| Last updated: September 2005
Volume 52, Special Issue
The 35 Most Tumultuous Years in Monetary History: Shocks, the Transfer Problem, and Financial TraumaRobert Z. Aliber
Full Text of this Article (PDF 84K)
Abstract: The past 35 years have been the most tumultuous in international monetary history. Nearly one hundred national banking systems collapsed, many more than in any comparable previous period. The range of movement in market exchange rates and the extent of the deviations of market exchange rates from real exchange rates—the magnitude of "overshooting" and "undershooting"—have been larger than in any previous period. Similarly, the variability in the ratios of trade balances to GDPs has been larger than in any previous period. There were massive asset price bubbles in Japan; in Sweden and two of its Nordic neighbors; in Thailand, Malaysia, and several other countries in Southeast Asia; and finally in the United States.
These events—the failures of national banking systems, the large swings in market exchange rates, the large variability in flows of national saving across national boundaries, and the bubbles in asset prices—were systematically related.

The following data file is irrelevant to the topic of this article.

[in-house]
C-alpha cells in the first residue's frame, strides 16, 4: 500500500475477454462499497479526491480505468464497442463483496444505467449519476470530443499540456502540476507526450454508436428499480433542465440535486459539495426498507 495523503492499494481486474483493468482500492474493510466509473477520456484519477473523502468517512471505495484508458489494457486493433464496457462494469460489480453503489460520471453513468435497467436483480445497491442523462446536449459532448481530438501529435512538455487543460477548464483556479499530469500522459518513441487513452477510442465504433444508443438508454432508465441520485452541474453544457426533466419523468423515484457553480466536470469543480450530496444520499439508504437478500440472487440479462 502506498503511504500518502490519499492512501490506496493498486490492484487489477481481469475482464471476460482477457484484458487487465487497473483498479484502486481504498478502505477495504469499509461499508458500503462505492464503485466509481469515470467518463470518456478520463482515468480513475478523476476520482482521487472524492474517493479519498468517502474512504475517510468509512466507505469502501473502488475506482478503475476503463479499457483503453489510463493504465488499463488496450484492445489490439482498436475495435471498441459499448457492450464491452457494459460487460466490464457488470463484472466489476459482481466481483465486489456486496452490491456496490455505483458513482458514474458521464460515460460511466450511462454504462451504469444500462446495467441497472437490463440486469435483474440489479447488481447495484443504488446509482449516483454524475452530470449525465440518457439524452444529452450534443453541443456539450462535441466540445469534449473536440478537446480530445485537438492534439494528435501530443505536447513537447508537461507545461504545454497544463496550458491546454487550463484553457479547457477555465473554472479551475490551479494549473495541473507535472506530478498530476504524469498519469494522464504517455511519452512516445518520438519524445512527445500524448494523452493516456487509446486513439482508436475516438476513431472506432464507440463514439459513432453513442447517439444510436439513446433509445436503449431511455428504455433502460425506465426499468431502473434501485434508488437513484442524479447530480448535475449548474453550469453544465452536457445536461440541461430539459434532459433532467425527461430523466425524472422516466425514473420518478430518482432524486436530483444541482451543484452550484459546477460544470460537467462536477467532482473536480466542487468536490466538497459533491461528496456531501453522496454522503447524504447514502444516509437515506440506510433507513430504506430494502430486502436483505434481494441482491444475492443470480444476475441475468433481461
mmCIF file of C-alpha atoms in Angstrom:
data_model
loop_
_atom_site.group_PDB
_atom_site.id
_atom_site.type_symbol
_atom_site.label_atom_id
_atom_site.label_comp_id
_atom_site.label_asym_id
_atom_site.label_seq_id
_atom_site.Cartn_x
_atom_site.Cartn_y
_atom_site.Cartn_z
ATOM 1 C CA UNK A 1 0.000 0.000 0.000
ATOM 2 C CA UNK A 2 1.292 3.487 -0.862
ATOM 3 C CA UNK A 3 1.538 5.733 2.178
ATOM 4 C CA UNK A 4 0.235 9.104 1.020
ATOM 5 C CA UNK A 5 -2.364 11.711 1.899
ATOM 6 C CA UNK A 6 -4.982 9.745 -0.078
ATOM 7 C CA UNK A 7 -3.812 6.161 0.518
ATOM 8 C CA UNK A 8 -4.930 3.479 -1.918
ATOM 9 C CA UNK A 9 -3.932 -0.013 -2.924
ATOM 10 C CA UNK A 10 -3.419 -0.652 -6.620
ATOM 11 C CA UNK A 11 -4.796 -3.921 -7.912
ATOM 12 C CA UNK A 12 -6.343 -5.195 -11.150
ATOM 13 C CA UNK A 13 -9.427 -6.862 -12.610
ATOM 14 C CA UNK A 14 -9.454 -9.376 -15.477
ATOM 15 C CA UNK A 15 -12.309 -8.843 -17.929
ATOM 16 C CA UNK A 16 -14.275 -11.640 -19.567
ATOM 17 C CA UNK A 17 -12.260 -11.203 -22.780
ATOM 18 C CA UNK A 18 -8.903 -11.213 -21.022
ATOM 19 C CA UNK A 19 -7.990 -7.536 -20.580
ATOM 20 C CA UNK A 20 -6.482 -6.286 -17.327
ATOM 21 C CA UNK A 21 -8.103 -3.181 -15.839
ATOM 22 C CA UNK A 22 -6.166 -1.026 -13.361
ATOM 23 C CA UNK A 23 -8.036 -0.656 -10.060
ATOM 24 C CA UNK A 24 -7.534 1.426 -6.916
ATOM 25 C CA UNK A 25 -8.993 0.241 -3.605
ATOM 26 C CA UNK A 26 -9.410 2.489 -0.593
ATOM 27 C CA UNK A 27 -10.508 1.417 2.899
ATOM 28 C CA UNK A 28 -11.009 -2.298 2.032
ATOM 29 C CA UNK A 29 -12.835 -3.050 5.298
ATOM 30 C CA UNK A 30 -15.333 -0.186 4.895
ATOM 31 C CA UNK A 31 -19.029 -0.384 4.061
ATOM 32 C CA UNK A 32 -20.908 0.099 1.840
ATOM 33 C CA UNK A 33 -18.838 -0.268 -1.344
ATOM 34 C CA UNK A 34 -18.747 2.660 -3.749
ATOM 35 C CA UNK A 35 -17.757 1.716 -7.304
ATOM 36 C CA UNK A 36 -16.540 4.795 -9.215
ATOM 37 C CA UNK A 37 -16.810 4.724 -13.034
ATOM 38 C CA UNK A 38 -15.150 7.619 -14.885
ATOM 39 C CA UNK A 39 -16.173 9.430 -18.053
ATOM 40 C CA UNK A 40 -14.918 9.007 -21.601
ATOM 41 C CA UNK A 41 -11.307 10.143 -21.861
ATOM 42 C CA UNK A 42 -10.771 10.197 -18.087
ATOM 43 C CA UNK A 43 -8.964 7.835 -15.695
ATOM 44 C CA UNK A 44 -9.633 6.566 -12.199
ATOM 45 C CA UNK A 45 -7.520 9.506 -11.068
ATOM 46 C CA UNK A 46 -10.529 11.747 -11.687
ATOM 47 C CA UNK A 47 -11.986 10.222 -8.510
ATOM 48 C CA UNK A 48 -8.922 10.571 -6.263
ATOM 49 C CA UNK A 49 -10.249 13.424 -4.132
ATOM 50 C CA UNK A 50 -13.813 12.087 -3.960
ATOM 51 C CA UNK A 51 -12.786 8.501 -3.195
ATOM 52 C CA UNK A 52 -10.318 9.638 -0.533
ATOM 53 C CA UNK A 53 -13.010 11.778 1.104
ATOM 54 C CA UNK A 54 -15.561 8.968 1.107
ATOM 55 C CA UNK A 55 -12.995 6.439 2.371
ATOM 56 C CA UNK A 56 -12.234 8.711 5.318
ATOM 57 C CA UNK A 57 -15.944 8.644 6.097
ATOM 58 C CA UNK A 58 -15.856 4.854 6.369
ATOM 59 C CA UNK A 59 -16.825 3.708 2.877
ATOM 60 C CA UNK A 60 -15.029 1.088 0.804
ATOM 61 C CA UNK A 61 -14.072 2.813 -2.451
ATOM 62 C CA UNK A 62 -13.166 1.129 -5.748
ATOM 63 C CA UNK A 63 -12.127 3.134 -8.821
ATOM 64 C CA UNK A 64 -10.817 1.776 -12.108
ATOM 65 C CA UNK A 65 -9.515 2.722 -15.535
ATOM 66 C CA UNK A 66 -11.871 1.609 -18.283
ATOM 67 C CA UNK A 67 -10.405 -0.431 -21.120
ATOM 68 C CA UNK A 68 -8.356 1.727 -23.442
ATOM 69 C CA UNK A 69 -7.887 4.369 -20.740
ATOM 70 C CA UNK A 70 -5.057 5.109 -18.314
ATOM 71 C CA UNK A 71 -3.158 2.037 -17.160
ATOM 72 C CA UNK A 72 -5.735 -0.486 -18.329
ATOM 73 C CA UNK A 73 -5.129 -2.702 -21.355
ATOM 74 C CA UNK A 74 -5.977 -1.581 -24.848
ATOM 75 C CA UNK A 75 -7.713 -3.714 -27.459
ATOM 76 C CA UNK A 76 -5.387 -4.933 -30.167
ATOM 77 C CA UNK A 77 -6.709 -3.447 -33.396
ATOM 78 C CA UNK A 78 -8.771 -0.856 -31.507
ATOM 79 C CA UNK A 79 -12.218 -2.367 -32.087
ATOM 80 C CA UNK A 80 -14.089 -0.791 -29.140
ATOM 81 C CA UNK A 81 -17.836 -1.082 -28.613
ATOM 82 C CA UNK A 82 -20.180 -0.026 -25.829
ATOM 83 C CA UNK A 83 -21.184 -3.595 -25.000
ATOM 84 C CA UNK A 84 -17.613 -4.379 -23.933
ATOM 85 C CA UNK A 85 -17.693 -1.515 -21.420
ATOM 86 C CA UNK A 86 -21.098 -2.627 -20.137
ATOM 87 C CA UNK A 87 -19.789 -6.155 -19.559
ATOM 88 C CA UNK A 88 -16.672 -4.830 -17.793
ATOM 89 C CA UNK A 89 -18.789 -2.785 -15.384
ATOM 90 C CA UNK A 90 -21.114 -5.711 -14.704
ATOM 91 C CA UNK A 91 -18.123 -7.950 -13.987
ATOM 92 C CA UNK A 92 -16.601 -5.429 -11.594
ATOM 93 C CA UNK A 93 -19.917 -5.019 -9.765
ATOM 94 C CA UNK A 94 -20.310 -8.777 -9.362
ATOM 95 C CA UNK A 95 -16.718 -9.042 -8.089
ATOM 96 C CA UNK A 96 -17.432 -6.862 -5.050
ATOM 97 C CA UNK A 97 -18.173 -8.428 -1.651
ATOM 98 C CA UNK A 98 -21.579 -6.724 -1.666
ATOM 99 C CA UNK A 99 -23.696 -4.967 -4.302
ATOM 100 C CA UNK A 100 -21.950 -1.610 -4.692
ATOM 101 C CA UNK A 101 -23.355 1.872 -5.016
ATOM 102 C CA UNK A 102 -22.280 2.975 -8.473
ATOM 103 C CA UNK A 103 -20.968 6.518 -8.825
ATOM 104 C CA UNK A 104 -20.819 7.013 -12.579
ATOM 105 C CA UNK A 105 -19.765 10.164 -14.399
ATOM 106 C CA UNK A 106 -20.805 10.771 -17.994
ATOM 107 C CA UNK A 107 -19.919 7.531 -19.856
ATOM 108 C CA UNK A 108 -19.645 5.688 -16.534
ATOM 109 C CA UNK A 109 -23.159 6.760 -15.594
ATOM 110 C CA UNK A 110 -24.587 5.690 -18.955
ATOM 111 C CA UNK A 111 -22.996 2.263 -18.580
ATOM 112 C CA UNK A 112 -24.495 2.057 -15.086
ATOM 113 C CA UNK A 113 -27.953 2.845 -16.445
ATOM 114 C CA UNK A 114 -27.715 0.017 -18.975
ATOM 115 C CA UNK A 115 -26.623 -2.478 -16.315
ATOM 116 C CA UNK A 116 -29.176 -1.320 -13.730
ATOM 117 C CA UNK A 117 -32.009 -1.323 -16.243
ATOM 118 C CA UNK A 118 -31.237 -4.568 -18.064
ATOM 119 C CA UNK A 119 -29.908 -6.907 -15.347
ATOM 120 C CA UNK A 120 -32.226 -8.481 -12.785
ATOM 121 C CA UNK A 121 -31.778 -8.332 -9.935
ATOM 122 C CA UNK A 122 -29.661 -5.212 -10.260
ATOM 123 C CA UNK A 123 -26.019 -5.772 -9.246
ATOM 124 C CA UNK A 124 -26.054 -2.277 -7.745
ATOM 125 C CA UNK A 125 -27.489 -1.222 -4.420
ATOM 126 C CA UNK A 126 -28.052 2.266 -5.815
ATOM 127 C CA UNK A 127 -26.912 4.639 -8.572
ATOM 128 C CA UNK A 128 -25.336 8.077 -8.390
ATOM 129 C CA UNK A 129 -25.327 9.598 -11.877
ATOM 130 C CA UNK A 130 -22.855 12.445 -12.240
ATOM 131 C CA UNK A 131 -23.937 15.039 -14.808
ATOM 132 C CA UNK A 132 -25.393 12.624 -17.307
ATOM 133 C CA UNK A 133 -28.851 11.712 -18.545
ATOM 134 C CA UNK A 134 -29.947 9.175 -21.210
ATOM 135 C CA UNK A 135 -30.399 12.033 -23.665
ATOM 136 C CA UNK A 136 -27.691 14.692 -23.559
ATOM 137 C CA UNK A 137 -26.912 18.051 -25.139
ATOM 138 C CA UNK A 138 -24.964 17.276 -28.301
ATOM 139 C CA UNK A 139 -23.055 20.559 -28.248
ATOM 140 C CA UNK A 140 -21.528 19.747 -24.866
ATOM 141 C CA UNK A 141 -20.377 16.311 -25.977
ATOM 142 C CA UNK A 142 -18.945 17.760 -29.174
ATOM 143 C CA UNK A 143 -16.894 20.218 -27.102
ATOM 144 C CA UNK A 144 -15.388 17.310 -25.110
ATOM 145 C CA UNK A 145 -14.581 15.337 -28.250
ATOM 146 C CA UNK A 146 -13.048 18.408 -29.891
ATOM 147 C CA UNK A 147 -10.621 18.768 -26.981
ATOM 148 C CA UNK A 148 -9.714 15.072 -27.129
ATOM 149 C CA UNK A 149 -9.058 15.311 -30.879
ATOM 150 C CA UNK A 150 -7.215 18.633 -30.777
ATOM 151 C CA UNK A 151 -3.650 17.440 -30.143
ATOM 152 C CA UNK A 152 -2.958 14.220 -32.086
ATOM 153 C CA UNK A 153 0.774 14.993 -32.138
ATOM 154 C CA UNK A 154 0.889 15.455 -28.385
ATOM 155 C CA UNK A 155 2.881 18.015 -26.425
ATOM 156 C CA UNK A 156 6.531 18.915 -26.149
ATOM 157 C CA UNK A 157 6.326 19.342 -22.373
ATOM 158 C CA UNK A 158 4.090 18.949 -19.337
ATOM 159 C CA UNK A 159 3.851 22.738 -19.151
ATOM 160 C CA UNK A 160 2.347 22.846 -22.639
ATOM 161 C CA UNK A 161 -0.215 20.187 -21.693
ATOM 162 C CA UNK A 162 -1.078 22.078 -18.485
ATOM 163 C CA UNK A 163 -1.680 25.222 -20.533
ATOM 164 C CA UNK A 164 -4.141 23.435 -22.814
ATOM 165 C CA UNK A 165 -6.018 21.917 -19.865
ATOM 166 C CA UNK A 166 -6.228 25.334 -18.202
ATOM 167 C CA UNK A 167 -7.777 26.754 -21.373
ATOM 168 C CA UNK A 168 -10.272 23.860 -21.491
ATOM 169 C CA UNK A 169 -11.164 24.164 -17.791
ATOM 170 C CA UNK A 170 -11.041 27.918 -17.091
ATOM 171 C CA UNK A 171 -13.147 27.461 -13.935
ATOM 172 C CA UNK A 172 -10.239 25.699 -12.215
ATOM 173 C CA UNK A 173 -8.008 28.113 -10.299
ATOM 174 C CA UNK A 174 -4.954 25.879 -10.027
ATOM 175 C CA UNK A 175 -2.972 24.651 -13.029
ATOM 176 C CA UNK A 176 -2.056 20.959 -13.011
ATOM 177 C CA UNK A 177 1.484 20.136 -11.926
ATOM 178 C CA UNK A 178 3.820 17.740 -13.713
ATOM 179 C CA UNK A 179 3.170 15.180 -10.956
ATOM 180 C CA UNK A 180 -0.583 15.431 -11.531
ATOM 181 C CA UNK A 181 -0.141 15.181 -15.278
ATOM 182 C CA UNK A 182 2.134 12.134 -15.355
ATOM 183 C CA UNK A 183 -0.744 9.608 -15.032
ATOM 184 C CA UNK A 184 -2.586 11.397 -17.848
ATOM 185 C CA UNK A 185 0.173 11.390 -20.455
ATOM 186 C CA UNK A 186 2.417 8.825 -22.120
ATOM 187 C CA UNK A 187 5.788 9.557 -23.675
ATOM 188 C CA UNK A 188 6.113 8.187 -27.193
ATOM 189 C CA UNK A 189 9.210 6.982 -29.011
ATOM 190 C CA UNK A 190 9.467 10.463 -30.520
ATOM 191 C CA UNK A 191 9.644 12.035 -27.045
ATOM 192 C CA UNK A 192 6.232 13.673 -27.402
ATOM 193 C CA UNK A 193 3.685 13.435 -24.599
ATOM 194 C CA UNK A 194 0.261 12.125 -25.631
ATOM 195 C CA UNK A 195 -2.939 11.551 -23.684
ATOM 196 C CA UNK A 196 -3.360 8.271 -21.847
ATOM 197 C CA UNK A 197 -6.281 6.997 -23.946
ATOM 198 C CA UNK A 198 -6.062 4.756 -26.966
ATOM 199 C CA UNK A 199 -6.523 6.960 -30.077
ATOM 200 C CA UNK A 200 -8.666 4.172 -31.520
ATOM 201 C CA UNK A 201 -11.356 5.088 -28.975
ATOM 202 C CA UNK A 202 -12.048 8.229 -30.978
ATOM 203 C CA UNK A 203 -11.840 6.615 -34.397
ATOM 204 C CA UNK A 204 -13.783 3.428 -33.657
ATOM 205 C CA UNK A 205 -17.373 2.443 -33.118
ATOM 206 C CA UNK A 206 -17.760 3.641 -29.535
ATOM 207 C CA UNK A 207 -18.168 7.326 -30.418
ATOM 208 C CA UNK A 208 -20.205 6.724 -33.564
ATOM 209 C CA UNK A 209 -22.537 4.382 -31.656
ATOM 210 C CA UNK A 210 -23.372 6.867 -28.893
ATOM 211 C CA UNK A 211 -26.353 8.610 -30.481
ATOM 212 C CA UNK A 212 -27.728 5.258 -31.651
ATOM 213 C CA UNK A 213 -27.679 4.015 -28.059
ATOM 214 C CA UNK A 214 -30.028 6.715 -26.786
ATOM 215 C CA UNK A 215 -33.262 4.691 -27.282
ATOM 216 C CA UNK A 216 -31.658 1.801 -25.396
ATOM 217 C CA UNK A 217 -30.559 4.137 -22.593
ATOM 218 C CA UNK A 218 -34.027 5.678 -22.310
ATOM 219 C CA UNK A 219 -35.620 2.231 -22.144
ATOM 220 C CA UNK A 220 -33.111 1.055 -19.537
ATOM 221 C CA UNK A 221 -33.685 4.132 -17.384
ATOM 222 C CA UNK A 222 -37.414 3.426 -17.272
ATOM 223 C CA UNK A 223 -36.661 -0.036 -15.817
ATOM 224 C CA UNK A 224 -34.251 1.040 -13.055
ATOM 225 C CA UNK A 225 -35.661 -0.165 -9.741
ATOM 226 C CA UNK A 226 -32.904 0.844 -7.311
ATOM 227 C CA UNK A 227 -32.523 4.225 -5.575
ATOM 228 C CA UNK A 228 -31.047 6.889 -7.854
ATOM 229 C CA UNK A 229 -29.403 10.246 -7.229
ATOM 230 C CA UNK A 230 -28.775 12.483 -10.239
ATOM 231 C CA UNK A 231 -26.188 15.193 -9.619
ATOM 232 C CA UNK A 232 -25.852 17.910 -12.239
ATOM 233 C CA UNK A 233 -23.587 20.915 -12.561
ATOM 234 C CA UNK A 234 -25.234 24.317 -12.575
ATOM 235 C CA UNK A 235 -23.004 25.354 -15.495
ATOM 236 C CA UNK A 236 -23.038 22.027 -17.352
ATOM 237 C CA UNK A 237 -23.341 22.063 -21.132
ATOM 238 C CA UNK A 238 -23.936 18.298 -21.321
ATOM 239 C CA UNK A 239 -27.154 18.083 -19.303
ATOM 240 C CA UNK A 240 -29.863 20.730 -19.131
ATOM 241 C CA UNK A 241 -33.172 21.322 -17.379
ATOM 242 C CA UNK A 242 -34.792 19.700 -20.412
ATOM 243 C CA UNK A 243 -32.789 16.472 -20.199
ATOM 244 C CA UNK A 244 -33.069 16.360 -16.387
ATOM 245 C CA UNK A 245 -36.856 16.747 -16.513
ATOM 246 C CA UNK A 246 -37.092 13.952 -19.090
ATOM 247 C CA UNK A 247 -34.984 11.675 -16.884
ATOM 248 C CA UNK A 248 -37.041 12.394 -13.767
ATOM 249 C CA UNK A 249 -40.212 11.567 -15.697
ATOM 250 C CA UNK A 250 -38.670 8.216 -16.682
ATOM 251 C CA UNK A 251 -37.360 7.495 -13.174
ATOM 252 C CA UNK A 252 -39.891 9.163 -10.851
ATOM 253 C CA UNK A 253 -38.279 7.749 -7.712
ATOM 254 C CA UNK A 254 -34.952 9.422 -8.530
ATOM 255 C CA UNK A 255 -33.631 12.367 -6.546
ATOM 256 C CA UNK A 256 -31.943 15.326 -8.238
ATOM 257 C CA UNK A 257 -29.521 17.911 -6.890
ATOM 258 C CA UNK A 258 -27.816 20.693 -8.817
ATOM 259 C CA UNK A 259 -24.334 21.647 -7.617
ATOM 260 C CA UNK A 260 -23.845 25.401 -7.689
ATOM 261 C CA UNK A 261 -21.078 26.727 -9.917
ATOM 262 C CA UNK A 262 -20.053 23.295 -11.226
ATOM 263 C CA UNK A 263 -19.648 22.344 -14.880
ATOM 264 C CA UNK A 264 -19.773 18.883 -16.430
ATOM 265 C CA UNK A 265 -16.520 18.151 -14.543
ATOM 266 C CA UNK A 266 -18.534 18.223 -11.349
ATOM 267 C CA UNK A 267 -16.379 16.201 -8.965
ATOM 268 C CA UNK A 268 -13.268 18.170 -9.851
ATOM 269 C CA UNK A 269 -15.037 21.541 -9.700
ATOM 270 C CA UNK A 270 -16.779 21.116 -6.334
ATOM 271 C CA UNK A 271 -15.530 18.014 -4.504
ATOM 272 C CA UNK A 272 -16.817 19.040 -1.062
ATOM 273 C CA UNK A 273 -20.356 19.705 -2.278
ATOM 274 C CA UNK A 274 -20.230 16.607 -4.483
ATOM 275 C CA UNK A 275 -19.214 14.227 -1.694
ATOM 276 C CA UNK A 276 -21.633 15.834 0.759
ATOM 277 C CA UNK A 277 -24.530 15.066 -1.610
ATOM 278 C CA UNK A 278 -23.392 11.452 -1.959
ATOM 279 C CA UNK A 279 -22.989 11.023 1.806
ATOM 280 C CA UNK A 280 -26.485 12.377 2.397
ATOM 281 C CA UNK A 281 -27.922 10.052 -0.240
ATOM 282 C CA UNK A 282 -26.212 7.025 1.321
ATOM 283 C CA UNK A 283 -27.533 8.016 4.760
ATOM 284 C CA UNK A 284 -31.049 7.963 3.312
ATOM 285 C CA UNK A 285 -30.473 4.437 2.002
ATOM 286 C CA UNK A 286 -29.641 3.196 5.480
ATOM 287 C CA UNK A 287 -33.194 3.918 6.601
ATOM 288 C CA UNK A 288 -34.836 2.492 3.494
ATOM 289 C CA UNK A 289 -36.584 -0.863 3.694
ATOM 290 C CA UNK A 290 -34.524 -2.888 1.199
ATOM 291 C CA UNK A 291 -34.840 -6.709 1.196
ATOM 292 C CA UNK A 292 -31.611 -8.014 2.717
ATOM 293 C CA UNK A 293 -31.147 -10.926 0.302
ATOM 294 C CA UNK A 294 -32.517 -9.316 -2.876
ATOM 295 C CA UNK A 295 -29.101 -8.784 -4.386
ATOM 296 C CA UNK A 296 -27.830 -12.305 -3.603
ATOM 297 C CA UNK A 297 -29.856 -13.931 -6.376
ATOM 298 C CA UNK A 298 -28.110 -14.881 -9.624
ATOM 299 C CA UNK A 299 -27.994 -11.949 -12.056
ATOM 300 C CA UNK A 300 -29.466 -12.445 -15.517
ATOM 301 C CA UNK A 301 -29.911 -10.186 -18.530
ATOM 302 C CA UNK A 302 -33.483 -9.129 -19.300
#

This essay applies an analysis based on the transfer problem process
that links changes in the cross-border flows of funds, changes in the
foreign exchange values of national currencies, changes in the prices
of financial securities and real estate in countries that experience
inflows of foreign funds, and prolonged economic booms to explain why
there was so much financial trauma. A central question is whether the
financial trauma resulted because the shocks were larger than in previous
periods, or whether the impact of a shock of a given magnitude on prices
of currencies and prices of securities and other assets was larger because
of difference in the institutional structures and especially the absence
of parities for national currencies.
[JEL H87, N10, N20]